No matter if you are a botanical novice or a plant expert, you’ll be fascinated and intrigued by the amazing floral diversity and dramatic hillside setting of Mount Lofty Botanic Garden. First opened in 1977, the garden is dedicated to the cultivation and display of the world’s cool-climate plants, which thrive in the Adelaide Hills environment. The collections in the garden come from various geographic regions such as South America, China, East Africa, New Zealand, South East Asia and North America.
We visited Mount Lofty Botanic Garden twice - in April 2015 to capture the colour of autumn around Adelaide and in January 2016, to escape summer heat. I’d say this majestic garden is a absolutely must-visit place if you are in Adelaide Hills. Let me explain why.
First of all, the garden is located in just 20 minutes drive from the city (it is not an hour-drive to Cranbourne Botanical Gardens in Melbourne). Secondly, from March to May the golden colours of autumn set the 100 acres of garden space alive with the gold, yellow, red and orange of the season.
Spring is a magnificent season to visit as well, with stunning mass displays of magnolias, rhododendrons, camellias and roses adding a splash of colour to the gardens (we haven’t been there in spring, however, if you’d like to see some rhododendrons see our post about National Rhododendron Garden in Olinda, Victoria).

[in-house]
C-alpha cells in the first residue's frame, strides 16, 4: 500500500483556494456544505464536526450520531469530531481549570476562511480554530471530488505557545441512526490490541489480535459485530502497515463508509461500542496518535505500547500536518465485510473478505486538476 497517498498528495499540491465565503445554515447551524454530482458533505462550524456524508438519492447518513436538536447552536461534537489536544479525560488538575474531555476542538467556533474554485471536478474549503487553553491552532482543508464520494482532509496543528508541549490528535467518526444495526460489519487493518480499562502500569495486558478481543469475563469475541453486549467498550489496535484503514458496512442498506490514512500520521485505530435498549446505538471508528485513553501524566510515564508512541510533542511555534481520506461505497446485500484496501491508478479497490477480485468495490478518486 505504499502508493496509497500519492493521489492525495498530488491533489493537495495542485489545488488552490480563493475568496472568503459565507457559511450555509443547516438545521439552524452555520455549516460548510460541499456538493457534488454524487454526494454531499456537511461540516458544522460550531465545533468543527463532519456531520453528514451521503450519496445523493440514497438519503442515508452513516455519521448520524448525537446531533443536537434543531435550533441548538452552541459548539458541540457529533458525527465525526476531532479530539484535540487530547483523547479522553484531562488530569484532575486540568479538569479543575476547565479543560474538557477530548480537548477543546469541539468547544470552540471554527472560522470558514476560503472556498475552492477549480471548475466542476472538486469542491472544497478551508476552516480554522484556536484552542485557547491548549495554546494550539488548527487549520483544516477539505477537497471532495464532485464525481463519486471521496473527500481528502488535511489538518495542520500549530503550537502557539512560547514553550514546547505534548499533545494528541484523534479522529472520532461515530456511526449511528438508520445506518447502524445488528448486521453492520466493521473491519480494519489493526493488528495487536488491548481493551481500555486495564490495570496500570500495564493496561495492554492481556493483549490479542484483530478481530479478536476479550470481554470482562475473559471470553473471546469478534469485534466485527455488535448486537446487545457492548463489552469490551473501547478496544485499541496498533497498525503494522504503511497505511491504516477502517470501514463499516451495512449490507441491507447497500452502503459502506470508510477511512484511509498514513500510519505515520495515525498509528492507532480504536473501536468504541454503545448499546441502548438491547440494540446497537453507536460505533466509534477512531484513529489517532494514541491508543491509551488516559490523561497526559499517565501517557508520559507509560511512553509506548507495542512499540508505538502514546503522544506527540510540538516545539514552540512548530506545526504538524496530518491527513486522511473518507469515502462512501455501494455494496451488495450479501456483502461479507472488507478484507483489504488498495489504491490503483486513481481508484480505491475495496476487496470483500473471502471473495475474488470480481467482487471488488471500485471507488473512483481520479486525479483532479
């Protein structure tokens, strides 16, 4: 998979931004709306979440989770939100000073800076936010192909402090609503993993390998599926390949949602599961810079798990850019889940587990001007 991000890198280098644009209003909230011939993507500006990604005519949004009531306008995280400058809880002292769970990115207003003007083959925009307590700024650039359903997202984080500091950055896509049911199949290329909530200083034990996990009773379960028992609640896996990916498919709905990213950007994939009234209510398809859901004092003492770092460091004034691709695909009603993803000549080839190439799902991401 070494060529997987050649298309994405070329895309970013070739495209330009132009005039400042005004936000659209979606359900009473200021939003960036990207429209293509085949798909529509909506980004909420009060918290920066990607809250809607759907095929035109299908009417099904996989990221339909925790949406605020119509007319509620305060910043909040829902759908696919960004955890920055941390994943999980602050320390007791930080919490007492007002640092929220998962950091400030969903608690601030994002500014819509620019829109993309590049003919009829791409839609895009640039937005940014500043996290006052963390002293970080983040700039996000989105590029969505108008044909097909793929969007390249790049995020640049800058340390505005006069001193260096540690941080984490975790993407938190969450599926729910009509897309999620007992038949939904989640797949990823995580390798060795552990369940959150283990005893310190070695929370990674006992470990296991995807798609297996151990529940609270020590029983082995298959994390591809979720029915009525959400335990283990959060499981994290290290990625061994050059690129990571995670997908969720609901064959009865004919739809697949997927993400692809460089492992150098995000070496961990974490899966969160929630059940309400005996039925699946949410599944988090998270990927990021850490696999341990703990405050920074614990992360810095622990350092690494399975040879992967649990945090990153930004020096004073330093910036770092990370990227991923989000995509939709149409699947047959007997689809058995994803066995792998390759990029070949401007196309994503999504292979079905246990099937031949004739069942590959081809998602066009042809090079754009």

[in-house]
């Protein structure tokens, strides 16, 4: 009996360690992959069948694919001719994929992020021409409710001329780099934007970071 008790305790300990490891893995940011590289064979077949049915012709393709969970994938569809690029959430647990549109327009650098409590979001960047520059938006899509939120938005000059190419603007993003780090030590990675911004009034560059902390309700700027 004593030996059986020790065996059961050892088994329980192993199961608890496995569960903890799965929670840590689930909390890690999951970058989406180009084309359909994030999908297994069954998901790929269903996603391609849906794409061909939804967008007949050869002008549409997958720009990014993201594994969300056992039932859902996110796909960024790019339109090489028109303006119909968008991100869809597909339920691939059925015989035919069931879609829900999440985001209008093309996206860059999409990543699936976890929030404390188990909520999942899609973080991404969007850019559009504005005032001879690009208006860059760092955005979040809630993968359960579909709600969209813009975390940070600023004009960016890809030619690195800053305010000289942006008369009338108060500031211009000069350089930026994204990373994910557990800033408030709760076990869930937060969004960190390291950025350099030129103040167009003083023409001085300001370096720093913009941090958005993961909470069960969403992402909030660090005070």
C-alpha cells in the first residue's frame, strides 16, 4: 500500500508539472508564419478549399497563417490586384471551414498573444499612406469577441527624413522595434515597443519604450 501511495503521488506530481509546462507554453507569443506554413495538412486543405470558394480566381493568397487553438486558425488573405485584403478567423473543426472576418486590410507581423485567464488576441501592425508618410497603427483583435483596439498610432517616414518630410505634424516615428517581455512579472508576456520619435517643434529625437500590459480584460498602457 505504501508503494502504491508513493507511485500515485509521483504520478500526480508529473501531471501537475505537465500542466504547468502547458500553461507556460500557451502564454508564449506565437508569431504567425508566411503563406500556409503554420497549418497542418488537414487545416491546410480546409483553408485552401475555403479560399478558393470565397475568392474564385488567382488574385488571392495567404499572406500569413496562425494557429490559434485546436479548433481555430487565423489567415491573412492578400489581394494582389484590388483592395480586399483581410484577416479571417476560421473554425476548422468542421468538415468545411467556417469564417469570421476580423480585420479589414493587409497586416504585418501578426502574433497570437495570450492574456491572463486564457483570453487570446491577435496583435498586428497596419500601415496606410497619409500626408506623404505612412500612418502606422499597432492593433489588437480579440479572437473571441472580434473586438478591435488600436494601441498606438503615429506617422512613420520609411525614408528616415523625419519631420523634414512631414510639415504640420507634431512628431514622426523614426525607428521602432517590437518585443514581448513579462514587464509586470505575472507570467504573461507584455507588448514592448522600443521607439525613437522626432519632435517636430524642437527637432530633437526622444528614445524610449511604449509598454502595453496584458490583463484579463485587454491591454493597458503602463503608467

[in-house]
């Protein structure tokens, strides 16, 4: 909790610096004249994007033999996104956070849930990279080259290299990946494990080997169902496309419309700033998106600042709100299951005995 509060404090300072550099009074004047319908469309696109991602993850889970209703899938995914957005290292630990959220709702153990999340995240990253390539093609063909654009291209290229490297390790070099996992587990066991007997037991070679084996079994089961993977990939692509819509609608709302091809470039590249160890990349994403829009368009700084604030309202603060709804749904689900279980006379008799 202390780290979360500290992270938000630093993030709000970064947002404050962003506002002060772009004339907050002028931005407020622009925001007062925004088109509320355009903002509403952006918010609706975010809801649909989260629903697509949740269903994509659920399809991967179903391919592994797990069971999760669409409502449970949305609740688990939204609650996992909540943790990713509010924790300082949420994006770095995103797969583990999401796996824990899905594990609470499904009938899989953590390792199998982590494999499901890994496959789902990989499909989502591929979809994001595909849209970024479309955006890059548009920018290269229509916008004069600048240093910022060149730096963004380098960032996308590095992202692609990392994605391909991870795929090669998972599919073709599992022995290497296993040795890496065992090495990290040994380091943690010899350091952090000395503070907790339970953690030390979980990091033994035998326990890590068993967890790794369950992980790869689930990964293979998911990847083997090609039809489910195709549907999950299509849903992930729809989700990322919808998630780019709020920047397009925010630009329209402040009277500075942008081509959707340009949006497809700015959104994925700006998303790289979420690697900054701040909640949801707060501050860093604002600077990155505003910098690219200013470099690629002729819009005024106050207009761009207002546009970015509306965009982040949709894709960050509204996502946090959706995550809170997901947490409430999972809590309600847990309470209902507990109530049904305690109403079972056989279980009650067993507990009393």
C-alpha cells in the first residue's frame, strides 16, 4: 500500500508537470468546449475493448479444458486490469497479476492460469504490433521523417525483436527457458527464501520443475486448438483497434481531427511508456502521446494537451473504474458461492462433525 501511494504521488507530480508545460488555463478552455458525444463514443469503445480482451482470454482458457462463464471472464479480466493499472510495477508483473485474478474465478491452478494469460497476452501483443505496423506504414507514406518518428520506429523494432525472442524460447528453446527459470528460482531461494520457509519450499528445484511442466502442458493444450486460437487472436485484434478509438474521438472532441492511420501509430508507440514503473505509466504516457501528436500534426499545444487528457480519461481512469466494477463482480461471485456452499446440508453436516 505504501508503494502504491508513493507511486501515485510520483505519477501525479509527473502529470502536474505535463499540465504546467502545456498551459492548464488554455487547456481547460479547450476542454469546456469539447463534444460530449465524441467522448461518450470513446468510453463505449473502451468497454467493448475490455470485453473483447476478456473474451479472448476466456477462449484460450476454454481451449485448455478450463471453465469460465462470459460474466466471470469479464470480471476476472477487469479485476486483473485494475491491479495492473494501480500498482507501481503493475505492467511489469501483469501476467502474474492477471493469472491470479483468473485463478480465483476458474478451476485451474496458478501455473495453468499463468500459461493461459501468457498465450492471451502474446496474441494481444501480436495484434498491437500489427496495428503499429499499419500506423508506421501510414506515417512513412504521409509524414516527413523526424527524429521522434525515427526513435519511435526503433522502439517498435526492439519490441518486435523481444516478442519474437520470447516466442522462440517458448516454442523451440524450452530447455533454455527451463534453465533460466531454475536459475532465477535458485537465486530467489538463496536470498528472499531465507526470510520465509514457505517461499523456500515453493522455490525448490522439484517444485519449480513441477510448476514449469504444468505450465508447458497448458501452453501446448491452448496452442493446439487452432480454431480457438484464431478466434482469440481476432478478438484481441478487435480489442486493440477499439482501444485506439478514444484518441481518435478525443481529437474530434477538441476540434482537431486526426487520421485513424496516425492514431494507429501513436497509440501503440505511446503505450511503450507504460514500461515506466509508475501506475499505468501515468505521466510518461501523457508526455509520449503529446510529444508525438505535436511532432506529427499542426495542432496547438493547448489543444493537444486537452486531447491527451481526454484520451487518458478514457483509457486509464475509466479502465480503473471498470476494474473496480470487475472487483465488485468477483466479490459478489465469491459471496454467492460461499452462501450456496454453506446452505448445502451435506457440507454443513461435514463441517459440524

The sweet scented ATCO Heritage Rose Garden, featuring both modern and old-fashioned roses is particularly popular. Sadly, we missed the ‘right’ time in January 2016, so here are some ‘leftovers’:
One of the highlights is the prehistoric Wollemi Pine dating back to the time of dinosaurs. Although the prehistoric Wollemi Pine is one of the world’s oldest and rarest plants it was assumed extinct until 1994, when a bushwalker made the amazing discovery in New South Wales. The plant is now the subject of extensive research and conservation. The Botanic Gardens of South Australia received two plants from The Royal Botanic Garden Sydney in November, 2000, and planted them here.
Keep a look out for the wildlife that live in the gardens too, but visitors are asked to not feed them. We met this young fella sitting on a birch (!) tree. It was very curious :)
As there are no cafe or dining facilities in the Mt Lofty Botanical Gardens, don’t forget to pack a picnic basket, then come up here and enjoy the nature.
Mount Lofty Botanic Garden is closed on days when the fire danger rating is severe, extreme or catastrophic. Please check the ratings prior to visiting during the fire season. Note that there are two entrances: 1) Summit Road, Crafers (Upper Entrance) or 2) Lampert Road, Piccadilly (Lower Entrance). There are metered parking areas, so have some coins with you.
Entry is free.